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What Do Consumers Think About Their Electric Bills?

Posted to Smart Energy Consumer Collaborative (SECC) in the Customer Care Group
image credit: Smart Energy Consumer Collaborative (SECC)
Nathan Shannon's picture
President & CEO, Smart Energy Consumer Collaborative

Nathan Shannon is the President and CEO of the Smart Energy Consumer Collaborative, whose mission is to advance consumer-friendly, consumer-safe smart energy through research, education and...

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  • Jan 18, 2023
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For many consumers, the monthly electric bill is the primary – or only – routine touchpoint with their electricity providers. Given this significant role in the utility-customer relationship, how do residential customers truly feel about their bills and how do these perceptions impact what they think about their electricity providers?

To dig deeper into this area, the Smart Energy Consumer Collaborative (SECC) recently conducted a 20-minute online survey of 2,013 Americans who are responsible for making energy-related decisions at home. The survey sample was representative of the U.S. population in terms of age, gender, income and geography.

The resulting report details consumers’ attitudes about their monthly electric bills, their thoughts on bills as a starting place for saving energy, their awareness of the factors that impact their bills, their understanding of the various terms on their bills and more. (The report also investigated electric rate plans, which will be covered in a future blog.)

Here are three major findings from report that demonstrate what today’s consumers think about their electric bills:

1. Most consumers have difficulty understanding their bills.

In the online survey, consumers were asked to state whether they agree or disagree (moderately or strongly) with several different statements about their electric bills. The results of this exercise demonstrate that most consumers have difficulty fully understand their bills. 
    
Fifty-six percent of all consumers agreed that they wished their electric bills were easier to understand, and 59 percent agreed that it sometimes seems like parts of their bills are written in another language.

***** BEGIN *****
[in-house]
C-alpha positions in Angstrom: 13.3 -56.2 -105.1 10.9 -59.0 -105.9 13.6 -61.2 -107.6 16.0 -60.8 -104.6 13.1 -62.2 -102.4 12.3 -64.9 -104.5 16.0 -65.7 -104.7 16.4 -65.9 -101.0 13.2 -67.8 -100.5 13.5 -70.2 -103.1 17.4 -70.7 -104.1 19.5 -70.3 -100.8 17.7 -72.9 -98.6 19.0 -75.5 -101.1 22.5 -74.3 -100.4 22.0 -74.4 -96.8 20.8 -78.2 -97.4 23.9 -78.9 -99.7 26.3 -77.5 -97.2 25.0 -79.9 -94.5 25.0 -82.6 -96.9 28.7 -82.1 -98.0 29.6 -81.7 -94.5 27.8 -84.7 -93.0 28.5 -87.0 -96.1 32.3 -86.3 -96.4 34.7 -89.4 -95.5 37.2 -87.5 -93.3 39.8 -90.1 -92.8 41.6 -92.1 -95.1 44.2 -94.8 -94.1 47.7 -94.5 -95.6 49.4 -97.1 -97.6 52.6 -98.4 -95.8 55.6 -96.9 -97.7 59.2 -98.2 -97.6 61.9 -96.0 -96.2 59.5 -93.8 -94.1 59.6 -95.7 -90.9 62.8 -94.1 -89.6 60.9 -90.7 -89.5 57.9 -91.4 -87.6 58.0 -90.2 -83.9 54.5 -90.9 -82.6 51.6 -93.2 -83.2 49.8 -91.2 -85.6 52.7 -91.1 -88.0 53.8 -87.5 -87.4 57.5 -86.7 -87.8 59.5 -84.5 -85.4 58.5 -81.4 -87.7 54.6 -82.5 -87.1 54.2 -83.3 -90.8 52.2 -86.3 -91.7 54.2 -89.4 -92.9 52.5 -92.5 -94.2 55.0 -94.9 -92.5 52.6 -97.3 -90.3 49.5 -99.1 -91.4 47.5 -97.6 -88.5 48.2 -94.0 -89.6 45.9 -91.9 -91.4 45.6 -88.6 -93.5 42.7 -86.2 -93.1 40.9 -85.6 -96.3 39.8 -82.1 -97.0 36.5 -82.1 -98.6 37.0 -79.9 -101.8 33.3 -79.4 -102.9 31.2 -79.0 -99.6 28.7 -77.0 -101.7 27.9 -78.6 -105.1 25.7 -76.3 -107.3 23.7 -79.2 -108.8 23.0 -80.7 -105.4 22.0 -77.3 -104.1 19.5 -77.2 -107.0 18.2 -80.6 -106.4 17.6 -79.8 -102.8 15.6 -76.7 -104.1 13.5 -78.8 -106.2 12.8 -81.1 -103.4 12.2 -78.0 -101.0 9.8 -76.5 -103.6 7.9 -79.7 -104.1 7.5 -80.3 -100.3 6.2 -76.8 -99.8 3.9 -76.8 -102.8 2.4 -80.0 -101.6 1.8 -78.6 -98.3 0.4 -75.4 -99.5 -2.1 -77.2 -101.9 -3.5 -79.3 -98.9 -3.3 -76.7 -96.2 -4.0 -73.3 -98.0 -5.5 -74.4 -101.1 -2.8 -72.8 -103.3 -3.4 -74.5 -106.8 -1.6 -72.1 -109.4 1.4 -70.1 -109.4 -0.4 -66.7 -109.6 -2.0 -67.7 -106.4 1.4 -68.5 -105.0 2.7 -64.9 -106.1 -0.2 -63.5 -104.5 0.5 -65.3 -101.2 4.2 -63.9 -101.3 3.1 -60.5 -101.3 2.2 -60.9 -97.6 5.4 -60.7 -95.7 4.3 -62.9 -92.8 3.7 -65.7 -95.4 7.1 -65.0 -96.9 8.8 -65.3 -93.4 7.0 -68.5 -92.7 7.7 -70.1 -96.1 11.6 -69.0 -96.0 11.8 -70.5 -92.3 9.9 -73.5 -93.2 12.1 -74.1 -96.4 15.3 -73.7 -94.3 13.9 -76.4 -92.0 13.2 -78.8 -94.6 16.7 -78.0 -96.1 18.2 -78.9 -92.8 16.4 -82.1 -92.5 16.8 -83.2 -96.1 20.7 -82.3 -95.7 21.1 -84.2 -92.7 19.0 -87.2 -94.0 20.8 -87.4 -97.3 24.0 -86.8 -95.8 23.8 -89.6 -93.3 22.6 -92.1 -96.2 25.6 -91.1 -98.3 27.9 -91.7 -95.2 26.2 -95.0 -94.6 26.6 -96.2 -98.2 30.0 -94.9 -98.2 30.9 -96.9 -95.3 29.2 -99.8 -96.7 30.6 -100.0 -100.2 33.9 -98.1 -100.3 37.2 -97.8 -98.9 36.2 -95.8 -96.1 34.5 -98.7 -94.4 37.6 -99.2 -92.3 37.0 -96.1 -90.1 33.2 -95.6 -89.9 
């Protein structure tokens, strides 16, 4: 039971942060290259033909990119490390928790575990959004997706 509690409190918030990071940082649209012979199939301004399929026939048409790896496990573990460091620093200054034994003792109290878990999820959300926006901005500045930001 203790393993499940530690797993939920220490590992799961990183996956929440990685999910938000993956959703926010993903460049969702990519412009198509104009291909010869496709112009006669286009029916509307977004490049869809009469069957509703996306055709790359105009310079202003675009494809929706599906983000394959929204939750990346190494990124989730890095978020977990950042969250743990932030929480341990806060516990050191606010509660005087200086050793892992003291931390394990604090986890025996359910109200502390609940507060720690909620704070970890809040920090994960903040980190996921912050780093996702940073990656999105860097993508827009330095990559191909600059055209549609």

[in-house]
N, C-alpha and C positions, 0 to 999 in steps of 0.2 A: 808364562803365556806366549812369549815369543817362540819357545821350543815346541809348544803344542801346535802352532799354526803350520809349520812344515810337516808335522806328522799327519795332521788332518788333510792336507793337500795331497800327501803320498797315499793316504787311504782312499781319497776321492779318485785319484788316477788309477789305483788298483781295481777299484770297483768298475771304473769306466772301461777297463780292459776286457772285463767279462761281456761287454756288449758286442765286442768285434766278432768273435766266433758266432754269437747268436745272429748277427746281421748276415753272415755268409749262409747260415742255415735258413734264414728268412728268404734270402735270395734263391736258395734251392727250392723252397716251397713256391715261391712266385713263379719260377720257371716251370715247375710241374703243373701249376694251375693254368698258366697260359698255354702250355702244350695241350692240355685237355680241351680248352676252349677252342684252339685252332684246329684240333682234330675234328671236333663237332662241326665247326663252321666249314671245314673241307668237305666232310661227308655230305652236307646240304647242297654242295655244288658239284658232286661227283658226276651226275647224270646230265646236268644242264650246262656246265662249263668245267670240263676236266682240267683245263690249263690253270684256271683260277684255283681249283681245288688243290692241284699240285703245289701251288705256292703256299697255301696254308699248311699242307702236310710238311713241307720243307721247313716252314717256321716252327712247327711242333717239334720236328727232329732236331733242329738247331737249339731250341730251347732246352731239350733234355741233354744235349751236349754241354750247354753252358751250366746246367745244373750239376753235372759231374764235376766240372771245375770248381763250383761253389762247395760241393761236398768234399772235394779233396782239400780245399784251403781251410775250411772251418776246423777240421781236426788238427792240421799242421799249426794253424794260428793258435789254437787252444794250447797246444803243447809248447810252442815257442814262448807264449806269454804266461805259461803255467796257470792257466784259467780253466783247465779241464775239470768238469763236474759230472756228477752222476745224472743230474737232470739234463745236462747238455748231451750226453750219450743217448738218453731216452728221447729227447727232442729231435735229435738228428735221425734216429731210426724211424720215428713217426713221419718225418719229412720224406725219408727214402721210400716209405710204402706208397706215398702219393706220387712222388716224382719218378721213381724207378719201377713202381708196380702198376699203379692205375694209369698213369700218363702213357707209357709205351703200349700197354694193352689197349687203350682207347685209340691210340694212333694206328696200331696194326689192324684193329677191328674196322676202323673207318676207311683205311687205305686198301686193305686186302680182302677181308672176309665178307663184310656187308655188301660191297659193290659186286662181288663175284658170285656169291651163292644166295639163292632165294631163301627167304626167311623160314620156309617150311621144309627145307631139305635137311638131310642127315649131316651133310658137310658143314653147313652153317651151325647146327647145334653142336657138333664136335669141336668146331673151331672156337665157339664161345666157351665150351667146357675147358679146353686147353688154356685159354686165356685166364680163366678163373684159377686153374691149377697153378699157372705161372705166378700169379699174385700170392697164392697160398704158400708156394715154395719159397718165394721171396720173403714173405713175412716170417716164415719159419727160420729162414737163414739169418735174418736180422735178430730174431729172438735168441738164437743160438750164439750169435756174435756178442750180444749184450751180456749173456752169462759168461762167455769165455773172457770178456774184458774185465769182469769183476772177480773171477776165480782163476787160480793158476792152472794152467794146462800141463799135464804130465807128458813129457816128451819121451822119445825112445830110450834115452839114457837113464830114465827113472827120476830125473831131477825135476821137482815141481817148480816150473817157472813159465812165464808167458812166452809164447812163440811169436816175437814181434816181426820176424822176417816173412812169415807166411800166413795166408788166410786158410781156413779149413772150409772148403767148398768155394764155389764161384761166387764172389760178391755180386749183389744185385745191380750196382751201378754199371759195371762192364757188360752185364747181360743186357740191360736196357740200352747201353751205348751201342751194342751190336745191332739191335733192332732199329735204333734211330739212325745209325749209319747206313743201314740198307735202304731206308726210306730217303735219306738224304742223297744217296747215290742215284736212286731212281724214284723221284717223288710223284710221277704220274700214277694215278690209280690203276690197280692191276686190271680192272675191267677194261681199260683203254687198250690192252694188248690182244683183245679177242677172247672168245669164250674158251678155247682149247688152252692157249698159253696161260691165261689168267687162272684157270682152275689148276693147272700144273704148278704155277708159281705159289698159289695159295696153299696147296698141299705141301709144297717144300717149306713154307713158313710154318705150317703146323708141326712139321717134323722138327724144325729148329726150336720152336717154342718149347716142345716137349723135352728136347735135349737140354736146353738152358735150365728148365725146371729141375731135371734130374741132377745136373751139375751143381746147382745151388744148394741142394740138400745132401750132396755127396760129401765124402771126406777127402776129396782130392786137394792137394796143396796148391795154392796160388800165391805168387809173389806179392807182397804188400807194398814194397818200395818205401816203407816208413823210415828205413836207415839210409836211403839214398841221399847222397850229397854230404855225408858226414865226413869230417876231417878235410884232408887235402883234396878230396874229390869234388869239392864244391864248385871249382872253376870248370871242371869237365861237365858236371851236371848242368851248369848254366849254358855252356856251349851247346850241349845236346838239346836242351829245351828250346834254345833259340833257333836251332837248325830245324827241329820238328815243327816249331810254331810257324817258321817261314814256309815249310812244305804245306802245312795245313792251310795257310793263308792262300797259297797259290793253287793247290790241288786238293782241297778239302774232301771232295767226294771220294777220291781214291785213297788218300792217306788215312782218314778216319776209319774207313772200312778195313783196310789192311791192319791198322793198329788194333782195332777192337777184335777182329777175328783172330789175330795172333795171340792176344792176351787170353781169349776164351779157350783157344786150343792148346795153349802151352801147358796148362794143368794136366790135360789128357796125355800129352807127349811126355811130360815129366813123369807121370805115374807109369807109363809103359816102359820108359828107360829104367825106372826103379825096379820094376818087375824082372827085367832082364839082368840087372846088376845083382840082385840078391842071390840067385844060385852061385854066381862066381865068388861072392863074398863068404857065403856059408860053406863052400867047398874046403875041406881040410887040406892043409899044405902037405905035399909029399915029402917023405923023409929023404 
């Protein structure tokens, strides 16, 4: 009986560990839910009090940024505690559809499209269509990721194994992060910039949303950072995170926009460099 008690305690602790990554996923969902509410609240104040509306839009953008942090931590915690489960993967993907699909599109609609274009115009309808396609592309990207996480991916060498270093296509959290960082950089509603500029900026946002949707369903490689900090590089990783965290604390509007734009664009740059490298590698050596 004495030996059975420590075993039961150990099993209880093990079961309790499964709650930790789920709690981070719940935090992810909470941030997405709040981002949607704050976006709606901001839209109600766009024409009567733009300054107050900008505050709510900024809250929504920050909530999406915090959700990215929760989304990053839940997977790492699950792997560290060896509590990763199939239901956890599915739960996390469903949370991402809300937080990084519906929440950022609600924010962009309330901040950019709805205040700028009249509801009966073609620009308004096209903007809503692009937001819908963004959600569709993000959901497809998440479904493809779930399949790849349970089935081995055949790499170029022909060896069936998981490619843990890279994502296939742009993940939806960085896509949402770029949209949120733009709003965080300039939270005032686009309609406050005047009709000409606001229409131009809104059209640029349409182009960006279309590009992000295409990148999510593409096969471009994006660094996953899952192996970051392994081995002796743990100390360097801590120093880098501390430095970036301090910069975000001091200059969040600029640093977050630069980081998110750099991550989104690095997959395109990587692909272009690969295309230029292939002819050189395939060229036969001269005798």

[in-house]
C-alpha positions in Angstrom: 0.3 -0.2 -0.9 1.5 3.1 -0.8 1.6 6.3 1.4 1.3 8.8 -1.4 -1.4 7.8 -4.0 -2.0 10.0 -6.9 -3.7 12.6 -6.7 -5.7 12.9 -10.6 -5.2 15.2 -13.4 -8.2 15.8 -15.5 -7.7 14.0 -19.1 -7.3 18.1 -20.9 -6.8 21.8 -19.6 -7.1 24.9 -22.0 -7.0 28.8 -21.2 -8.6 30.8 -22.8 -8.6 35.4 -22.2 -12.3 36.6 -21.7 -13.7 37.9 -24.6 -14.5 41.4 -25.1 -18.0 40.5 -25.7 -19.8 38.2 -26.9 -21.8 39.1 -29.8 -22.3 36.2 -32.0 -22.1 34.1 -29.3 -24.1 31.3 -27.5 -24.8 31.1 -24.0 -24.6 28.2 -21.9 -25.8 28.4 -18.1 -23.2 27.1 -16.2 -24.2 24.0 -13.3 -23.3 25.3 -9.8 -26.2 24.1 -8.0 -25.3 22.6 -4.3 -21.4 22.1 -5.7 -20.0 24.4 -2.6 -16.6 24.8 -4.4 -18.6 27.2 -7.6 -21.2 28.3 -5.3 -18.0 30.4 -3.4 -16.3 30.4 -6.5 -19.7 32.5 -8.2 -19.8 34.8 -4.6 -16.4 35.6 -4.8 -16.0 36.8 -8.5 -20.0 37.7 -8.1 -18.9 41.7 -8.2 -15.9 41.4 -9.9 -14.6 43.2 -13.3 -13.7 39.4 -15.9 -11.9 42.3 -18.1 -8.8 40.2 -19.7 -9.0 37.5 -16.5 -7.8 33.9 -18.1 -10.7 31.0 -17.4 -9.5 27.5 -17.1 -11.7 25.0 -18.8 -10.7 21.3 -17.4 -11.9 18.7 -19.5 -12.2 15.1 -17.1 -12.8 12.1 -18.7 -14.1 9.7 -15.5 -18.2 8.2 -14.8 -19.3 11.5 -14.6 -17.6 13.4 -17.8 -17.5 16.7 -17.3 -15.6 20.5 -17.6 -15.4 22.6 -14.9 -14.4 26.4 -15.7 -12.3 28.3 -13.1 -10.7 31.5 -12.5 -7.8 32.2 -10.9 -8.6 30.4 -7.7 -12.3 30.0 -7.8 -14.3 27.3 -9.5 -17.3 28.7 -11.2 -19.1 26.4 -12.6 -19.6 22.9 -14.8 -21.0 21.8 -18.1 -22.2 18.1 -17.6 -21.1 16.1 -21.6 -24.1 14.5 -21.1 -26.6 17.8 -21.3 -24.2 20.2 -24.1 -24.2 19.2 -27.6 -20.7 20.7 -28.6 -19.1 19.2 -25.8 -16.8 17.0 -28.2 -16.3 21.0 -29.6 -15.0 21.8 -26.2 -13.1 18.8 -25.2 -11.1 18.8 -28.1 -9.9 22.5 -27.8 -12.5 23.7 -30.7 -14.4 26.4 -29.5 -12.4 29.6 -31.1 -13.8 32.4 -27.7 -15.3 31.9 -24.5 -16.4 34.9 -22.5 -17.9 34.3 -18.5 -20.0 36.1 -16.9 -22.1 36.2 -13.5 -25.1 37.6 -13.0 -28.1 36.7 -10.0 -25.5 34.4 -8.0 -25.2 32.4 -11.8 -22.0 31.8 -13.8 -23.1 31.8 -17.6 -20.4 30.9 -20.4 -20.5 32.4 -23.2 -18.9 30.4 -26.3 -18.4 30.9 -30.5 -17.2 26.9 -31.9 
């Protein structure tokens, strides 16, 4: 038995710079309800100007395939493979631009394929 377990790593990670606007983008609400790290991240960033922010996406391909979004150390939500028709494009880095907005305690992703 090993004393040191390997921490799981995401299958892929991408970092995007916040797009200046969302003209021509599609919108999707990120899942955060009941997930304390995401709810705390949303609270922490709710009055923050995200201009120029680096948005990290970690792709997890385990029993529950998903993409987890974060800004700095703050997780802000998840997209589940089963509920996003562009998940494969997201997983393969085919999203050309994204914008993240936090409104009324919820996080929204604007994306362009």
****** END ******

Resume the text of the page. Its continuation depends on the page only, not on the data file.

However, there is notable variation between SECC’s five consumer segments. The Connected Pragmatists – a younger segment that is tech-savvy but isn’t active in energy management yet – seems to struggle more with their bills: 74 percent stated that parts of their bills seem to be written in another language. 

Two-thirds of Connected Pragmatists also feel that “most of what is included in an electricity bill is just there to confuse you” and distract from the amount due, while this percentage is closer to one-third for the other four segments.

2. Consumers acknowledge that their bills can help them start saving energy.

The survey also asked consumers whether they agree or disagree with several statements about whether the information included on their bills can be valuable in helping them save energy at home, and most consumers – though with more variation between segments this time – believe their bills can be useful in this way.

Seventy-two percent of all consumers stated they like checking their bills to see if they’ve been able to save energy that month, ranging from 82 percent of Green Pioneers to just 37 percent of Comfort Seekers agreeing with this statement. The Comfort Seekers – the smallest segment at just 12 percent of the U.S. population – are generally not concerned with saving energy at home and prefer to focus on their personal comfort and convenience.

Further, two-thirds (66 percent) of respondents agreed their electric bills provide them insights on how they can reduce their home energy consumption. While less than half of Comfort Seekers (45 percent) agreed, the majority of the other four segments agreed, including 77 percent of the Connected Pragmatists and 73 percent of the Green Pioneers.

3. Some consumers only look at how much they owe and by when.

Finally, the survey findings also revealed that while many consumers read their bills and look for ways to save energy, significant proportions of consumers in each segment only look at the amount due and the due date, which has important implications for using bills to educate and inform customers.